This extensive collection of more than 1,000 items encompasses a wide range of composers, productions, concerts, companies, and venues, mainly in the United States, with some European performances represented. Documenting more than four decades of concert- and opera-going, and arranged in rough chronological order according to Feinberg’s numbering system, the programs are searchable by composer in an accompanying card index. There is also a small amount of related ephemera, including some vintage programs. Additions to the collection are expected.

Gift of Kenneth R. Feinberg, Nov. 2012
Subjects
Music
Musical theater
Opera
Symphony orchestras
Contributors
Feinberg, Kenneth R., 1945-
Types of material
Card files
Ephemera
Playbills
Foucher, Lynnette E.

Lynnette E. Foucher Cookbook Collection

1902-2000
429 items 8 linear feet
Call no.: MS 684
Depiction of 1929 cookbook
1929 cookbook

Assembled by Lynnette E. Foucher, this collection consists chiefly of cookbooks produced by food companies between the 1920s-1970s. These cookbooks reflect the changing role of women in the home as well as new food trends and innovative technology. Taken together, the collection offers a glimpse into the way meal preparation changed in the U.S. during the second half of the twentieth century and how this change transformed the way we eat today.

Subjects
Convenience foods--United States--History--20th century
Cooking, American--History--20th century
Cooking--Social aspects
Diet--United States--History
Food--Social aspects
Women consumers--United States--History
Women in advertising--United States--History
Contributors
Foucher, Lynette E
Types of material
Cookbooks
Fraser, James H. (James Howard), 1934-2013

James H. and Sibylle Fraser Collection

1934-1990
2 boxes, books 20 linear feet
Call no.: MS 655

An author, scholar, and librarian, James Fraser had a voracious intellectual appetite that ranged from visual culture to the inter-war avant garde to Communist-era eastern Europe. Born April 30, 1934, Fraser earning his doctorate in Library Science at Columbia University and enjoyed a career of nearly 50 years in academic libraries. A specialist in international children’s literature, he and Sibylle von Holstein, his wife of 56 years, became known for building research collections at a number of university libraries, drawing upon their extraordinary knowledge of 20th century book arts, graphic design, photography, political ephemera, and East German culture, among other areas. Fraser was also an energetic exibitions curator, often based upon material he had collected. Jim Fraser died at home after a short illness on Nov. 25, 2013.

The product of two active and eclectic collectors, the Fraser collection contains over 1200 imprints on art and design in Communist-era eastern Europe, East Germany, 1960s radicalism, and other subjects, along with ephemera on radical movements in both the United States and Europe.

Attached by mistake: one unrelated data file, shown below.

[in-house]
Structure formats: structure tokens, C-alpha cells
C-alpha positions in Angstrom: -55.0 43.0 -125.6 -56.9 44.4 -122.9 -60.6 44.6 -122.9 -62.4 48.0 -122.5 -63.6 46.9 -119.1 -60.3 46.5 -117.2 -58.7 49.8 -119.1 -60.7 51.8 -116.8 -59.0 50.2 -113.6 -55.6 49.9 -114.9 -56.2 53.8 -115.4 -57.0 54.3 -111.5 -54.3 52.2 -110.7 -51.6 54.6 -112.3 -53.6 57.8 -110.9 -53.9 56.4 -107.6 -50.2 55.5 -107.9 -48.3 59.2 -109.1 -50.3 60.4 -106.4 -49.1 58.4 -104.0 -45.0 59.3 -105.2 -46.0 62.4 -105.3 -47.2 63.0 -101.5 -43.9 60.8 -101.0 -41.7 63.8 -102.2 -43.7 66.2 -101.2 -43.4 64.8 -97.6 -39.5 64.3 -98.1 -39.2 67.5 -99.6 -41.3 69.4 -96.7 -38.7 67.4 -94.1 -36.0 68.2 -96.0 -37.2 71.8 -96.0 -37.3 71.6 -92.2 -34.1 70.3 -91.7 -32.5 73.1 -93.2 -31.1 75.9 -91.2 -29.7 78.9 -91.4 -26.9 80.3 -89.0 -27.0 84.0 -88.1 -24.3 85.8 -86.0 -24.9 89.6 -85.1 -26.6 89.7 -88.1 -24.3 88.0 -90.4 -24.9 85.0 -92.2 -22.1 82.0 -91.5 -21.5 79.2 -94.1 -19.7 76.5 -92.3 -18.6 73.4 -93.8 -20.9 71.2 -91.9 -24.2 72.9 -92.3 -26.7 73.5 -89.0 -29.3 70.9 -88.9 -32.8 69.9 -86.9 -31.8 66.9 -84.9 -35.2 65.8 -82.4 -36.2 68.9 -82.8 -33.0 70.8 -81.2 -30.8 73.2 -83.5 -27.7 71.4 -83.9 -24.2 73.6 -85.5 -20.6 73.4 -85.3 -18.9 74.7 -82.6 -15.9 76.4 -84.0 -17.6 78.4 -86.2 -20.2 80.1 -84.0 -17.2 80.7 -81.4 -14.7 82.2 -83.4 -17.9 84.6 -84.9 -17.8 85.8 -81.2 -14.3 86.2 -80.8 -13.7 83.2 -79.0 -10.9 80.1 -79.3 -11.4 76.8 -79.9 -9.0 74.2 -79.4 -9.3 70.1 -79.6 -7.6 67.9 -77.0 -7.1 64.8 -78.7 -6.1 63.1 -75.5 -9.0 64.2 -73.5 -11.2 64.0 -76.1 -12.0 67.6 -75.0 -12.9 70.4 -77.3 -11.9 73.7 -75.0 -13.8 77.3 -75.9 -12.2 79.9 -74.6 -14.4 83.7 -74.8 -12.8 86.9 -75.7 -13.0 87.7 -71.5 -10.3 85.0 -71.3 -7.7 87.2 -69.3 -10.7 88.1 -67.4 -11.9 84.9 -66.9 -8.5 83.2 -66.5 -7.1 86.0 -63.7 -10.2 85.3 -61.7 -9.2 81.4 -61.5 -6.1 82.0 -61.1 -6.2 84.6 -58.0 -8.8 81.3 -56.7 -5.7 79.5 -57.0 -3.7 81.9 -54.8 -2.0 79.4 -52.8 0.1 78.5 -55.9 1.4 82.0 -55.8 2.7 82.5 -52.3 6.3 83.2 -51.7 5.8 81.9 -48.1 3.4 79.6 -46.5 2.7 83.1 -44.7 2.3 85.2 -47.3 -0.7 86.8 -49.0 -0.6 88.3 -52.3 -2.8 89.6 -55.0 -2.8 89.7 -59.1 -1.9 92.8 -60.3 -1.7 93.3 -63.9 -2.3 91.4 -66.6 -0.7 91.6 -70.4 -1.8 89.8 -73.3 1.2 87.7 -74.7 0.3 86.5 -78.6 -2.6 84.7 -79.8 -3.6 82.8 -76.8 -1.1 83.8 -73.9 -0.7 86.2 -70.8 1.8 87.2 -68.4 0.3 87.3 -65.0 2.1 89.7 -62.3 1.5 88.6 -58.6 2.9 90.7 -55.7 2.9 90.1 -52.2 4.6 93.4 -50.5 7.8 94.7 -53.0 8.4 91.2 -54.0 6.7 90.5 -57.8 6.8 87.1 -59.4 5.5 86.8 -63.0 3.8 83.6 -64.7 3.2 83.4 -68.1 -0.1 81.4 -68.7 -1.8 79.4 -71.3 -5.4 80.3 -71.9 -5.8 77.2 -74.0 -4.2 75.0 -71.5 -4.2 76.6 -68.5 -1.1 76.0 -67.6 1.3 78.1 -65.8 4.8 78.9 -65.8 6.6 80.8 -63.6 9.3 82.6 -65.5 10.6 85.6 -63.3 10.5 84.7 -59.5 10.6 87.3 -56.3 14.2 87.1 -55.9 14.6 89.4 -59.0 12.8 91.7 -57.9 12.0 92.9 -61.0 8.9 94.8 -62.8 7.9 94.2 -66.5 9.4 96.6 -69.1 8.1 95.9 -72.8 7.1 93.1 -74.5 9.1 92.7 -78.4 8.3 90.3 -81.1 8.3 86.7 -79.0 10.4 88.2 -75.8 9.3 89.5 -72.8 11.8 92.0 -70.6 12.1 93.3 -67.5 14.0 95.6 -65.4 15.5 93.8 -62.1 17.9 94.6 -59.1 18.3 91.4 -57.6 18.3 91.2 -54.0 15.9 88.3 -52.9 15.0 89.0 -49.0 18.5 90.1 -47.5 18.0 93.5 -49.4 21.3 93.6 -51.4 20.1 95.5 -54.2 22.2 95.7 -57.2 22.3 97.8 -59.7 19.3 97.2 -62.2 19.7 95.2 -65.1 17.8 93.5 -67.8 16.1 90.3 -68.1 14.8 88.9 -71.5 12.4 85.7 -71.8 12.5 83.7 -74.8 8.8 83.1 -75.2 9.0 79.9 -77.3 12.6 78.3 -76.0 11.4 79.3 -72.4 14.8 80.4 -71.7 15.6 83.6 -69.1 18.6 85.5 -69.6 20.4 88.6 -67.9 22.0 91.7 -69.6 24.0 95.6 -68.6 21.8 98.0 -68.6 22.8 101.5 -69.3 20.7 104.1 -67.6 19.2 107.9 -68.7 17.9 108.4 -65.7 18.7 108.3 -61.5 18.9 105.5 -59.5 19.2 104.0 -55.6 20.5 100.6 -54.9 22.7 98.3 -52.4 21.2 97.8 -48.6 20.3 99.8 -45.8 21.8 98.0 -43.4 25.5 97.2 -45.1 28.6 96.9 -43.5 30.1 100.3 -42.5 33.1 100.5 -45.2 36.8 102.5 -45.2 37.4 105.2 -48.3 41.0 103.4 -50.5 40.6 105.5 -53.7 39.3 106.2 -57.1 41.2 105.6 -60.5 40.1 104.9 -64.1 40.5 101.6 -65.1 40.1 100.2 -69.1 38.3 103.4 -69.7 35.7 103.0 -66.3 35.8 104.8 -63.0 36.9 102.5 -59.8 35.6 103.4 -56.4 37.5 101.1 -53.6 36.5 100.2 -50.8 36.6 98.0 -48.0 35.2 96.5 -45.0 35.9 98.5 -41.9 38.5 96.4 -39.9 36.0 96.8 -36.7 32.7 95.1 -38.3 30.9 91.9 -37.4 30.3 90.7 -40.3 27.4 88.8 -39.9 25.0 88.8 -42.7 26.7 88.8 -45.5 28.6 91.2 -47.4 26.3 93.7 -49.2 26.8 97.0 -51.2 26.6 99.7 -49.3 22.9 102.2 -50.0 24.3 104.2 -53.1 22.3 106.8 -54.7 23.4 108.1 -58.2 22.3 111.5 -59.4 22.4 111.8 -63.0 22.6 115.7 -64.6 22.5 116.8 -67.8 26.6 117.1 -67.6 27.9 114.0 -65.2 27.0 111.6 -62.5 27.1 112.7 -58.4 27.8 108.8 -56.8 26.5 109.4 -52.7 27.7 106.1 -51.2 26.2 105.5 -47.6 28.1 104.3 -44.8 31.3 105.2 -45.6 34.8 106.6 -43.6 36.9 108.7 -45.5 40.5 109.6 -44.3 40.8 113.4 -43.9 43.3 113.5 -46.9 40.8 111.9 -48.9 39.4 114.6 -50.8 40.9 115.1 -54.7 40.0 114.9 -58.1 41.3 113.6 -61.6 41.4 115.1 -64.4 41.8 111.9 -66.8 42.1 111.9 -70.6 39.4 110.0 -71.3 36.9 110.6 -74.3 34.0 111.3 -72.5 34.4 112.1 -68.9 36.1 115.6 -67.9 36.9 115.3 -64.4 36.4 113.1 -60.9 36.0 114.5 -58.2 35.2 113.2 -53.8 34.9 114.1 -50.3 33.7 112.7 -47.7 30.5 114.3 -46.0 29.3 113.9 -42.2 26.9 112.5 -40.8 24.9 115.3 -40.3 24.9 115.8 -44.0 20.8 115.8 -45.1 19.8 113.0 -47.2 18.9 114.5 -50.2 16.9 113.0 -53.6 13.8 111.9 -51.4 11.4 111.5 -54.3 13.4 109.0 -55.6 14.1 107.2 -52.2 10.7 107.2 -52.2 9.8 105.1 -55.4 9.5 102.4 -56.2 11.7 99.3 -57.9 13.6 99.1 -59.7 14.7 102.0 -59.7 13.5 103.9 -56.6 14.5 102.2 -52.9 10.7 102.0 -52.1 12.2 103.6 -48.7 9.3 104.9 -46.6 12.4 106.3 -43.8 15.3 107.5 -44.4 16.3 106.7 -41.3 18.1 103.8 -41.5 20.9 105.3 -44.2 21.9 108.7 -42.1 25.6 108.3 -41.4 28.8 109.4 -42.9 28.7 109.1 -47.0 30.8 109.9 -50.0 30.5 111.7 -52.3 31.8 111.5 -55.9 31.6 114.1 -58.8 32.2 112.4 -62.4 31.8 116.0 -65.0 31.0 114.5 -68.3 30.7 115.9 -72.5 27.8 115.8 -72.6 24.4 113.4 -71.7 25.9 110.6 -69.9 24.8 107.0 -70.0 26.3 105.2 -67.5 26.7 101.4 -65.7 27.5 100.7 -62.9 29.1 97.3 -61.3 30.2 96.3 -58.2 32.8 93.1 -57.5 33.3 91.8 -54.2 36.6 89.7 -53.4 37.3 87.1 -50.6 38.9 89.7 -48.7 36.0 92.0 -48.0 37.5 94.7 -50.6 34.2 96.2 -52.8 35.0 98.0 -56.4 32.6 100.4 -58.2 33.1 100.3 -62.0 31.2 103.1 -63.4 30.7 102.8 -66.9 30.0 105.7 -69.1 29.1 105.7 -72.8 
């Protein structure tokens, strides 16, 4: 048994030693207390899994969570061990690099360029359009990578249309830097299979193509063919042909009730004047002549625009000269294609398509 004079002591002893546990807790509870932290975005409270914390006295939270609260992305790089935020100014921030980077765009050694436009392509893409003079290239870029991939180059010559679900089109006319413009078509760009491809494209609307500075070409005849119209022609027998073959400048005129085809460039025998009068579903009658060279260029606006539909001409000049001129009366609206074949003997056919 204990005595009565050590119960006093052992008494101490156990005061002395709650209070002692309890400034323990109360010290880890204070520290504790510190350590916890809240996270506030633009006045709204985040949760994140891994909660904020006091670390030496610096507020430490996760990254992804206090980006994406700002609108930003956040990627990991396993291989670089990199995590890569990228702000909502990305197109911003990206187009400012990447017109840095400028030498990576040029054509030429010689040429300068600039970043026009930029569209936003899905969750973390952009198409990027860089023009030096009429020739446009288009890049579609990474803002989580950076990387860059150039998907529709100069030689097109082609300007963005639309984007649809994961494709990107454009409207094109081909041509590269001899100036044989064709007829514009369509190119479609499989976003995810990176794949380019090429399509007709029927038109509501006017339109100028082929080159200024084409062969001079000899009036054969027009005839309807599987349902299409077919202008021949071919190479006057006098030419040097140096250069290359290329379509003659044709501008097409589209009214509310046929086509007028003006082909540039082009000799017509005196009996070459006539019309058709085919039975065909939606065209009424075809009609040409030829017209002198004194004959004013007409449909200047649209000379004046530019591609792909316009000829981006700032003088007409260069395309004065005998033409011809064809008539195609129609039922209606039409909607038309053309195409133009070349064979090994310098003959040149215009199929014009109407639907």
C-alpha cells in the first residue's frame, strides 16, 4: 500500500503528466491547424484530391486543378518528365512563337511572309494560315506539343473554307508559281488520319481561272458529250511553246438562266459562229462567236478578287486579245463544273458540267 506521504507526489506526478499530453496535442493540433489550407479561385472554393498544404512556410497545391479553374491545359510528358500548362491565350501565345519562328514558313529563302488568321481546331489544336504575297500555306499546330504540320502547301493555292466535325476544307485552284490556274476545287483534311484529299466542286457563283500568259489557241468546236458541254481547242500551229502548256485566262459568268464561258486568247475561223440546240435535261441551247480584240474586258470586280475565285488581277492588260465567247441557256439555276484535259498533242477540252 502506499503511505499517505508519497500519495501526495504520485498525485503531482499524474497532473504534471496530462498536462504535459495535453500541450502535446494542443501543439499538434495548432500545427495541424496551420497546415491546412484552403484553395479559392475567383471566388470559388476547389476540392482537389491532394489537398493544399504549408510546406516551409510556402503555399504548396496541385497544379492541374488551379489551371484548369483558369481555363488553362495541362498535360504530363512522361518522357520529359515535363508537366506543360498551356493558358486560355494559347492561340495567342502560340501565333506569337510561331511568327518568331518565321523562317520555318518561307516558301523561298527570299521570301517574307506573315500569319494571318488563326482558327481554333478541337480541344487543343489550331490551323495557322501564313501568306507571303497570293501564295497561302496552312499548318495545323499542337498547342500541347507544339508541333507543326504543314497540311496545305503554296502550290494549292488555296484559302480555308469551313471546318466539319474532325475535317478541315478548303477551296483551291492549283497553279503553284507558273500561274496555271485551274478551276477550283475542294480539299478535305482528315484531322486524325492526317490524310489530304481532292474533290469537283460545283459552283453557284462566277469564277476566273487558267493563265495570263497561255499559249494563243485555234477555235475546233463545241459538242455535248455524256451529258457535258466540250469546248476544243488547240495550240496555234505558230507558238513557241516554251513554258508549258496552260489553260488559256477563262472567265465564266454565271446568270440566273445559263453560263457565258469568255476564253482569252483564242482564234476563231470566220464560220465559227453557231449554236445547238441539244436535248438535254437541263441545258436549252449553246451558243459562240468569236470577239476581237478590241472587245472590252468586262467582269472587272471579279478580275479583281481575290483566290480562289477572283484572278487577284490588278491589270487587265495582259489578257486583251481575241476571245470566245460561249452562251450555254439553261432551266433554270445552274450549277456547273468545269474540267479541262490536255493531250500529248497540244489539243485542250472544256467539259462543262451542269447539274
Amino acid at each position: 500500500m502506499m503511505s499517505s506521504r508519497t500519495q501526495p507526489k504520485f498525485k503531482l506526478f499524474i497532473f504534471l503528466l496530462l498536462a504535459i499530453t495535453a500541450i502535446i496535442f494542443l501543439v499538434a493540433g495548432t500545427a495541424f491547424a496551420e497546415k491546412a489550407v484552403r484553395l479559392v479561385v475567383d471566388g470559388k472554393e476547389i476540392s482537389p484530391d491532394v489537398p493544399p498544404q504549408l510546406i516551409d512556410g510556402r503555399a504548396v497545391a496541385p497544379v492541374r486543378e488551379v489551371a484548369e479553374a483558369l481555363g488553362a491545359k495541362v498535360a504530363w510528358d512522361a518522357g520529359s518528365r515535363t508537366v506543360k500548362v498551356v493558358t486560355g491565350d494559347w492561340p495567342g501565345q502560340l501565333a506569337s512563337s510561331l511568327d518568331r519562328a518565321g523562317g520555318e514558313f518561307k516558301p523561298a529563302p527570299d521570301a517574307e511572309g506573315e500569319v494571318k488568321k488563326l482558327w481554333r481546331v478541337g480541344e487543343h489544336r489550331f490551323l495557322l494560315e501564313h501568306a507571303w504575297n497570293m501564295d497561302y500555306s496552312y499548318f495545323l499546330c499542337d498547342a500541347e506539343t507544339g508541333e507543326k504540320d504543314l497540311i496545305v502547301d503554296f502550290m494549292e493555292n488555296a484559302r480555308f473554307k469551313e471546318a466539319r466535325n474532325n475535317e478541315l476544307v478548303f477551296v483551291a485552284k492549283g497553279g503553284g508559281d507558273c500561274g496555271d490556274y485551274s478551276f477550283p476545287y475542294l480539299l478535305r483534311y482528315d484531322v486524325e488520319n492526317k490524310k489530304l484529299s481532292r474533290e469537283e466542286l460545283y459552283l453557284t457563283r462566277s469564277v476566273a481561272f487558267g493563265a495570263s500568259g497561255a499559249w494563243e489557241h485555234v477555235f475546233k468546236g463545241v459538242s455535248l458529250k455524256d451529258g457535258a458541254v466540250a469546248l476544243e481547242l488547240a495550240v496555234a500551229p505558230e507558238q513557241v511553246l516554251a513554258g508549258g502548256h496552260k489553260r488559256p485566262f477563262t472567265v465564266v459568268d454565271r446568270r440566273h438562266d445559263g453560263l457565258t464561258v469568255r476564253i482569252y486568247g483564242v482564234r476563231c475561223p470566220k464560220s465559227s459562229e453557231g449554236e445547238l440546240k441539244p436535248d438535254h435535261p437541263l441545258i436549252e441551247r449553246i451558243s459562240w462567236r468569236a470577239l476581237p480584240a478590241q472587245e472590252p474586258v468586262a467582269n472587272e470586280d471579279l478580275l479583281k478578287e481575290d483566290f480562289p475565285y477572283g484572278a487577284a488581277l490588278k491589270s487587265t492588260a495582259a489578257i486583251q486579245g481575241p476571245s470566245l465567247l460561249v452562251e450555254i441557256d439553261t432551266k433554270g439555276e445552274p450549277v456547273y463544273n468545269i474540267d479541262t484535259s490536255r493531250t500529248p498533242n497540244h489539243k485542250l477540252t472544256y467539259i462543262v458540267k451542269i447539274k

Gift of James and Sibylle Fraser. 2006-2013.
Language(s): German
Subjects
Art and design--Germany (East)
Germany (East)--History
United States--Politics and government--1963-1969
Contributors
Fraser, Sibylle
Gittings, Barbara and Kay Tobin Lahusen

Gittings-Lahusen Gay Book Collection

ca.1920-2007
ca.1,000 items
Call no.: RB 005

Barbara Gittings and her life partner Kay Tobin Lahusen were pioneers in the gay rights movement. After coming out during her freshman year at Northwestern University, Gittings became keenly aware of the difficulty of finding material to help her understand her gay identity. An inveterate organizer, she helped found the New York chapter of the early Lesbian organization, the Daughters of Bilitis (DOB) in 1957, and she became well known in the 1960s for organizing the first gay rights demonstrations at the White House and Independence Hall. Gittings later worked with organizations from the American Library Association to the American Psychiatric Association to address systematic forms of anti-gay discrimination.

The Gittings-Lahusen Gay Book Collection contains nearly 1,000 books on the gay experience in America collected by Gittings and Lahusen throughout their career. The contents range from a long run of The Ladder, the DOB magazine co-edited by the couple, to works on the psychology and sociology of homosexuality, works on religious and political issues, novels and histories by gay authors, and examples of the pulp fiction of the 1950s and 1960s.

Subjects
Gay rights
Homosexuality
Restrictions: Collection currently unavailable due to renovation in SCUA
Goldspinner, Jay

Jay Goldspinner Periodicals Collection

1974-2012
1 box 1 linear feet
Call no.: MS 909

1977 Spring Equinox cover of WomenSpirit